Every sentence that you read will have a verb to describe an action (action verbs) or condition (linking verb) describe within it. These actions or conditions can take place once or over time. Writers will also include a secondary verb in some situations to add a nuance to a sentence. The secondary verb can be used to express a tense, give a voice, form a negative or a question. These secondary verbs are called helping or auxiliary verbs. The most common forms of these verbs are be, do, have, and is. These words often attach themselves to the main verb within the sentence. They are also the most common verb form found in the English language. One simple way to identify these verbs is to look for verbs that express a tense, that is a dead giveaway.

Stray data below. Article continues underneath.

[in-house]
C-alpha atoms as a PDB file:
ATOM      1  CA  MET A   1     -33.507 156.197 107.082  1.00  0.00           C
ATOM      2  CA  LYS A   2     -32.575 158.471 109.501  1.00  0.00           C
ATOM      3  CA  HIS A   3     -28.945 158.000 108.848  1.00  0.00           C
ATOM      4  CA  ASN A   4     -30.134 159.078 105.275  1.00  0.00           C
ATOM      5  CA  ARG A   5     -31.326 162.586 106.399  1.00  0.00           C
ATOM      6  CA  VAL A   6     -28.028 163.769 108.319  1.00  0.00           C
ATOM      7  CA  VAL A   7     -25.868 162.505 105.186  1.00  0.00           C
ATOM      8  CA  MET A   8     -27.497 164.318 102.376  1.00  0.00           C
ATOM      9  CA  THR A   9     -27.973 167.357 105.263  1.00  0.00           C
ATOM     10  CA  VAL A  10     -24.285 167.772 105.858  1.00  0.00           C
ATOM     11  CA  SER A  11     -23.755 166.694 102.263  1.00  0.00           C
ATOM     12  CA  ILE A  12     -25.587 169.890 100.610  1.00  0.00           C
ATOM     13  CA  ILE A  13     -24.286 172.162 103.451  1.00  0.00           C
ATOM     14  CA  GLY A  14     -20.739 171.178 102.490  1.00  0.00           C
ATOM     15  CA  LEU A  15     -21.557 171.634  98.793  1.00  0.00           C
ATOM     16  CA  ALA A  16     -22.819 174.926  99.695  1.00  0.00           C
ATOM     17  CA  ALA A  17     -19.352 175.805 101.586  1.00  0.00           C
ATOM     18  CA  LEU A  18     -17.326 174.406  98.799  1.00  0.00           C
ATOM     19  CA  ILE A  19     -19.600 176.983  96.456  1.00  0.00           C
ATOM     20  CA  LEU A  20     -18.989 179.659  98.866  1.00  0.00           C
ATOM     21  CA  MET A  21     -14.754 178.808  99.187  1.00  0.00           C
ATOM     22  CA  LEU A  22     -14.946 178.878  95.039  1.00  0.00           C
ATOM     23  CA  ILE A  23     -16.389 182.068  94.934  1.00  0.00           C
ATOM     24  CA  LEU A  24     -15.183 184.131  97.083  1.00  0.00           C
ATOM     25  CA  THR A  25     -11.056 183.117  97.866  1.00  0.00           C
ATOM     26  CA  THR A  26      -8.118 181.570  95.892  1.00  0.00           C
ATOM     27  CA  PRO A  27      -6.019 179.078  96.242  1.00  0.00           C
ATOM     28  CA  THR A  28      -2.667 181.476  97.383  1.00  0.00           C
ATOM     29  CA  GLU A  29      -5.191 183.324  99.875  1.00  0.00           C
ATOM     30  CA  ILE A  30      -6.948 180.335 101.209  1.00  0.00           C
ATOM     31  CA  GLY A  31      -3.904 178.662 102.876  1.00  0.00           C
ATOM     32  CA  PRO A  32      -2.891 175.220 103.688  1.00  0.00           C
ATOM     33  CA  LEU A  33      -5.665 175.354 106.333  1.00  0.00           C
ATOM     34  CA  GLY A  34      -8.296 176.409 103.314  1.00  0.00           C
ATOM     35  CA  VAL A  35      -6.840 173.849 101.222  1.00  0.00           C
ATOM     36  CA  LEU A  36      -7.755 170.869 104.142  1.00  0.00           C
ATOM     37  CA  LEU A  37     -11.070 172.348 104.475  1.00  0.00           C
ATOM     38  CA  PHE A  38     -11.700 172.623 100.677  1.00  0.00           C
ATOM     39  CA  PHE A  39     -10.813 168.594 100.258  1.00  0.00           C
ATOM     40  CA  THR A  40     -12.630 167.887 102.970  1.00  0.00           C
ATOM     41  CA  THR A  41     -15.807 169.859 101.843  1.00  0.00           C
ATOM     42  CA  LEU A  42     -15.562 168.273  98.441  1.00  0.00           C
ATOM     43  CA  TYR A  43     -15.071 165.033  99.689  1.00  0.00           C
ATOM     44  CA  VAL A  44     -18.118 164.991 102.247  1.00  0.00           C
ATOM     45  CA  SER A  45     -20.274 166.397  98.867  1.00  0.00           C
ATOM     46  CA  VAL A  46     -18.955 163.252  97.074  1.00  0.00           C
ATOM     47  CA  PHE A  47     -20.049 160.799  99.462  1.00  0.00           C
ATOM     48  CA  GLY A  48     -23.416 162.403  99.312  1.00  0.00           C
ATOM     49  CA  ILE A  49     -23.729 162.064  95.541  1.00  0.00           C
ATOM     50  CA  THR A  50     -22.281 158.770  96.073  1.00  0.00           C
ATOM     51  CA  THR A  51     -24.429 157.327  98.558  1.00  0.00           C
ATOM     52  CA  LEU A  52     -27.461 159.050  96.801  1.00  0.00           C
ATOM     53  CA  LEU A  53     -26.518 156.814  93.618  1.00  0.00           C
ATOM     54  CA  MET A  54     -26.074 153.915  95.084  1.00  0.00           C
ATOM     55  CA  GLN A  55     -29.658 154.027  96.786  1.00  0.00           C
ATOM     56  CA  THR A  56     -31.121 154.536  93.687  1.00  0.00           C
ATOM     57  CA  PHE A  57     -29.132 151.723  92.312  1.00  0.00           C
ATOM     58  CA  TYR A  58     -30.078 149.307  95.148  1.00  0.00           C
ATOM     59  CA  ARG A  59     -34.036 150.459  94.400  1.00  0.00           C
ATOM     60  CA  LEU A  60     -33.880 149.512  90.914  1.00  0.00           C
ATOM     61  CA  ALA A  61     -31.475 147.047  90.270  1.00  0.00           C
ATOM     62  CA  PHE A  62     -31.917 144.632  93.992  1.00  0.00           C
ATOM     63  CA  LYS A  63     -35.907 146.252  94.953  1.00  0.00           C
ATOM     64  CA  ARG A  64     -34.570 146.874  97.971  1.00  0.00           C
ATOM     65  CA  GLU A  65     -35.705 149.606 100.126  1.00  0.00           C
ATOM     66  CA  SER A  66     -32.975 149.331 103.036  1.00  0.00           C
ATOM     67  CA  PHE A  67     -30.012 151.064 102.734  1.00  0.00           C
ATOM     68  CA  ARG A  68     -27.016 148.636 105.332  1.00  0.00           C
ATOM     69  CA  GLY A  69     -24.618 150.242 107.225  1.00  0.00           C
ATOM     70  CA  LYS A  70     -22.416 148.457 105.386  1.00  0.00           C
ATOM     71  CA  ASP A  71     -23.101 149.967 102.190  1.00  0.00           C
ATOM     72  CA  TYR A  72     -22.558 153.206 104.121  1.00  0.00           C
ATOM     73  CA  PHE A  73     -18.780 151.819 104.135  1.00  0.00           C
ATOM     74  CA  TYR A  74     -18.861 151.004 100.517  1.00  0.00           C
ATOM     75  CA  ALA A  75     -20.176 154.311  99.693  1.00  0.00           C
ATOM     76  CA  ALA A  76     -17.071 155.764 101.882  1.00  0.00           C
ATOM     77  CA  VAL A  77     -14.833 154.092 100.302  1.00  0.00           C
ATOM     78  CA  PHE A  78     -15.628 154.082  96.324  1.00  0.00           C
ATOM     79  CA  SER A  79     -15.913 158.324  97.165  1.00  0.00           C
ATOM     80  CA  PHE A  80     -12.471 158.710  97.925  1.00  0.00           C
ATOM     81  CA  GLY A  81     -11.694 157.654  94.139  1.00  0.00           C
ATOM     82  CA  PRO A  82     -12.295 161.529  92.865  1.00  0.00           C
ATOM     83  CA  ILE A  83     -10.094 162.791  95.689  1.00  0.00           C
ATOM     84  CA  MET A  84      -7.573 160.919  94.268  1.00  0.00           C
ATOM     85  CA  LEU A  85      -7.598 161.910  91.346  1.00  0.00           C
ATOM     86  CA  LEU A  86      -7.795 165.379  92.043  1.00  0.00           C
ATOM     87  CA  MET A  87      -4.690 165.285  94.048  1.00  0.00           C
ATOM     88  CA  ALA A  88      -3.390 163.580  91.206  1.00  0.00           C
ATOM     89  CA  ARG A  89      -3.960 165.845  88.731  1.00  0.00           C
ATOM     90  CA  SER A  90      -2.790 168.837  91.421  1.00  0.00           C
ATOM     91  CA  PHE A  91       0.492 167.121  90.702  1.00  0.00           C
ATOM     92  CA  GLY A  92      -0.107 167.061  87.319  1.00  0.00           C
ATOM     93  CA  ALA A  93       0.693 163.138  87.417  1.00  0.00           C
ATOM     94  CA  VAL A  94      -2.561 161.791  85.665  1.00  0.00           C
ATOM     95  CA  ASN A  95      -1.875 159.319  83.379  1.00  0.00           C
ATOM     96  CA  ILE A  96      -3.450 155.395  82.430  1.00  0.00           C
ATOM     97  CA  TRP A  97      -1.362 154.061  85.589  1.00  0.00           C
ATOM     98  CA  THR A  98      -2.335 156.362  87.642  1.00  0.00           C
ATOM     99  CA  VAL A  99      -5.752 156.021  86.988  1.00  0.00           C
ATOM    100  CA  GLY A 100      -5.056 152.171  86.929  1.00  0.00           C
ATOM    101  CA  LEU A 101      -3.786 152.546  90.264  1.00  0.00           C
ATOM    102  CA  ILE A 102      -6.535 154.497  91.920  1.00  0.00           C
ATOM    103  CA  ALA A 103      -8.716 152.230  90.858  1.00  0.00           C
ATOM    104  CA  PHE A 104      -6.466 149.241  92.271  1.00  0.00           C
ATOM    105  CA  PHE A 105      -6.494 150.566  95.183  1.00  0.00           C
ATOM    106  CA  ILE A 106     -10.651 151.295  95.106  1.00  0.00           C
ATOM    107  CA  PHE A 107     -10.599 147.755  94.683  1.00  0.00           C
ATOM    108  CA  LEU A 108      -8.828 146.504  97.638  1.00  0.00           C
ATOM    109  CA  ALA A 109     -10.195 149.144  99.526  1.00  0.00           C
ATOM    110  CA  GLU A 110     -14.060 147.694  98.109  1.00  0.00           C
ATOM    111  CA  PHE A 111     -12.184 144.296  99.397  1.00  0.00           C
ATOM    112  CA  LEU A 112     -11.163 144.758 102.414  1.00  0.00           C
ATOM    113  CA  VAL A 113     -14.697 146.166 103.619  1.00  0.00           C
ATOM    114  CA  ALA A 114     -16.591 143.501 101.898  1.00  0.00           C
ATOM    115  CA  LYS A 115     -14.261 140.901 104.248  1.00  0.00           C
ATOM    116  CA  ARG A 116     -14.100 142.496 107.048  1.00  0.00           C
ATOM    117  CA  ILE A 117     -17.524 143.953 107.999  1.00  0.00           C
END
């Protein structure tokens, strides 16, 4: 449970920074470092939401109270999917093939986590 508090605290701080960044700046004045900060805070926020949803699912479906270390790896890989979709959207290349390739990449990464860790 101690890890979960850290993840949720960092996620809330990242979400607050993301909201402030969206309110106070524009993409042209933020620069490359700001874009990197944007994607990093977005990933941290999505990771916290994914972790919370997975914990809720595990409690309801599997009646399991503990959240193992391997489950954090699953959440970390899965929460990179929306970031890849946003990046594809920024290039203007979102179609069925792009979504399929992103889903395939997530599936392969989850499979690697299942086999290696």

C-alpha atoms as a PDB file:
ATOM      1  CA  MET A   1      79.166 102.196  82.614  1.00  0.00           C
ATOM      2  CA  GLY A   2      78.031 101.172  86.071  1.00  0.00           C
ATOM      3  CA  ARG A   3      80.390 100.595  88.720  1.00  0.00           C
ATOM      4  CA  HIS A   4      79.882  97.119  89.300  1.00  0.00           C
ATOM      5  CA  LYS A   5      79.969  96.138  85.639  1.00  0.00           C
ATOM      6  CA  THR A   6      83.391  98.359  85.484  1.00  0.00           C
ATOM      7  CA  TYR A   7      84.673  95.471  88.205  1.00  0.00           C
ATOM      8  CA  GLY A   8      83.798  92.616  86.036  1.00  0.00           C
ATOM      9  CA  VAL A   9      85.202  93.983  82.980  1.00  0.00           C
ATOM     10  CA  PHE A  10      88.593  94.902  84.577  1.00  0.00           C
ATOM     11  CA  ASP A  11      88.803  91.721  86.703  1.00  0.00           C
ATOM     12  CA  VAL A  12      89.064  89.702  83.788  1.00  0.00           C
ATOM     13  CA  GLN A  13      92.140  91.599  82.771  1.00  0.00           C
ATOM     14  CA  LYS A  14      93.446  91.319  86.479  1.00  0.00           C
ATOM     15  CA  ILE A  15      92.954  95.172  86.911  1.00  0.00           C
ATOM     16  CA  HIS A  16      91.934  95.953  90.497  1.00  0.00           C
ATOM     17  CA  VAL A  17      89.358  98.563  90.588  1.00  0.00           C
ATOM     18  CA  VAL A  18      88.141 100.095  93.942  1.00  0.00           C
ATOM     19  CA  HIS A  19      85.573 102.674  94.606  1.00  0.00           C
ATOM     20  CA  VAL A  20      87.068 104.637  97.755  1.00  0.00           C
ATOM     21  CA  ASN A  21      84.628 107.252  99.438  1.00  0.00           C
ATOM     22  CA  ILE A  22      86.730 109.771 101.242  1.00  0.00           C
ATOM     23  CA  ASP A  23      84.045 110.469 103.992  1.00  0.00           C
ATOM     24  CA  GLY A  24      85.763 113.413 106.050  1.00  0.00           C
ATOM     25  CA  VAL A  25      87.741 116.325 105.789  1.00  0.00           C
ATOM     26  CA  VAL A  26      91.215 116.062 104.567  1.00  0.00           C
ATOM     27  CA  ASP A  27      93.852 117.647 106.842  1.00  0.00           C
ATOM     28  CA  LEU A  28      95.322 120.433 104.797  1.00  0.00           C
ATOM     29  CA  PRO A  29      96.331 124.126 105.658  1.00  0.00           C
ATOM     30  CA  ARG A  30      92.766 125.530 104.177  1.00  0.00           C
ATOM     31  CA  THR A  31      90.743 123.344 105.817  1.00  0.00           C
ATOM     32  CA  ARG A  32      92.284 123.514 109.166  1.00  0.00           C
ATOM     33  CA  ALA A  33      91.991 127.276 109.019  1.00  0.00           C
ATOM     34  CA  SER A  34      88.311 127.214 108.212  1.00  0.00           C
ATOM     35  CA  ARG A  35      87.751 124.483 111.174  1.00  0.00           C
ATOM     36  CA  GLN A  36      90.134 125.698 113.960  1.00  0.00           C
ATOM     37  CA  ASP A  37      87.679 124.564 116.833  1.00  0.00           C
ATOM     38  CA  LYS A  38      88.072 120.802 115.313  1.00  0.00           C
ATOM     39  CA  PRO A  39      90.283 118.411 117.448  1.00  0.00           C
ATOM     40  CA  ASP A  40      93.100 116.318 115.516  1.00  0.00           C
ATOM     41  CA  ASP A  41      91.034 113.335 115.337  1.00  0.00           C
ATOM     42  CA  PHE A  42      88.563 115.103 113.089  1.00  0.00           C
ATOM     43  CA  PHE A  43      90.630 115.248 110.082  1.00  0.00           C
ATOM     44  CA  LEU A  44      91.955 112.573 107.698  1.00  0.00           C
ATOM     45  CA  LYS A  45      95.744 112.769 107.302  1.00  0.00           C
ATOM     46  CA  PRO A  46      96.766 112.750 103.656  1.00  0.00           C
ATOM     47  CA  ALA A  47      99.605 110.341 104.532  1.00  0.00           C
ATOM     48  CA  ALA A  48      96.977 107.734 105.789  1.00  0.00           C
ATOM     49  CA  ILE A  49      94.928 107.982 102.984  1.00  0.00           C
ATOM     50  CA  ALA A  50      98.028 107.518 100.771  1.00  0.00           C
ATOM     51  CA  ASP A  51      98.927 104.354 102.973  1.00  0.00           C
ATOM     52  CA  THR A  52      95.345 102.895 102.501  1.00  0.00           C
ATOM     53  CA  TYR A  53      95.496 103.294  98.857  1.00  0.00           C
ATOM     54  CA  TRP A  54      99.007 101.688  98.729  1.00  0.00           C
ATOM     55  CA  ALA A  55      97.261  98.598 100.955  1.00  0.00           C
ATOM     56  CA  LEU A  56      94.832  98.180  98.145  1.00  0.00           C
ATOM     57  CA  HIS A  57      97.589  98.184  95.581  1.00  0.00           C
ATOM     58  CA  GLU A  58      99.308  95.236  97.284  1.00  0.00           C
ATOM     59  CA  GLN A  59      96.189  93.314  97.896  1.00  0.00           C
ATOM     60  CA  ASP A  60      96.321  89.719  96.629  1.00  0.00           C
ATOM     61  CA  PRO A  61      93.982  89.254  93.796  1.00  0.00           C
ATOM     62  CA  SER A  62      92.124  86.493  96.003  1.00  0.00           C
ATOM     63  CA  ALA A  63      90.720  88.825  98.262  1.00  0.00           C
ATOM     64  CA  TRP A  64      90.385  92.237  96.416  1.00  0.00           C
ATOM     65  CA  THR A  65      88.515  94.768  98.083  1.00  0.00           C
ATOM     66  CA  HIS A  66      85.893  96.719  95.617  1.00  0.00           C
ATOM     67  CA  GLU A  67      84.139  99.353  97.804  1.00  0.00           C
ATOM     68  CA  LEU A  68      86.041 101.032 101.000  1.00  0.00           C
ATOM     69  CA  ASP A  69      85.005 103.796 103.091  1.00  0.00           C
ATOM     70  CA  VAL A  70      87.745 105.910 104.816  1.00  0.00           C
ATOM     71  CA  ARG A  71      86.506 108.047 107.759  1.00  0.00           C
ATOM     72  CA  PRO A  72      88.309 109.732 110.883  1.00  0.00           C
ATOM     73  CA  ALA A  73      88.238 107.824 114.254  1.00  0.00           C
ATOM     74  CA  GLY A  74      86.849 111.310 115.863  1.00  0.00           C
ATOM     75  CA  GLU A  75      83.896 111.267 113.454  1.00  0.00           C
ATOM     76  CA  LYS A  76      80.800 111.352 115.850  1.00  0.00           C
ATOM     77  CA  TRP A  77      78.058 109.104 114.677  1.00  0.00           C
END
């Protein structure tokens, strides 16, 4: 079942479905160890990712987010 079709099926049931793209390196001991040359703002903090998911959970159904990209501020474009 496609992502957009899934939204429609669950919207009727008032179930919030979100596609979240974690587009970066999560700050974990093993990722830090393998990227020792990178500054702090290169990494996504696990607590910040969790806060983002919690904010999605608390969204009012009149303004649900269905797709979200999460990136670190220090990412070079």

A distinction of a modal auxiliary verb is that they never change form which means that they will not -ed, -ing, or -s endings. This is because they only have one form. This would include words such as: can, could, shall, should, will, and would. Modal auxiliaries express a sense of obligation, indicating that something must be done. These worksheets will help students learn to identify and properly use these verb forms in sentences.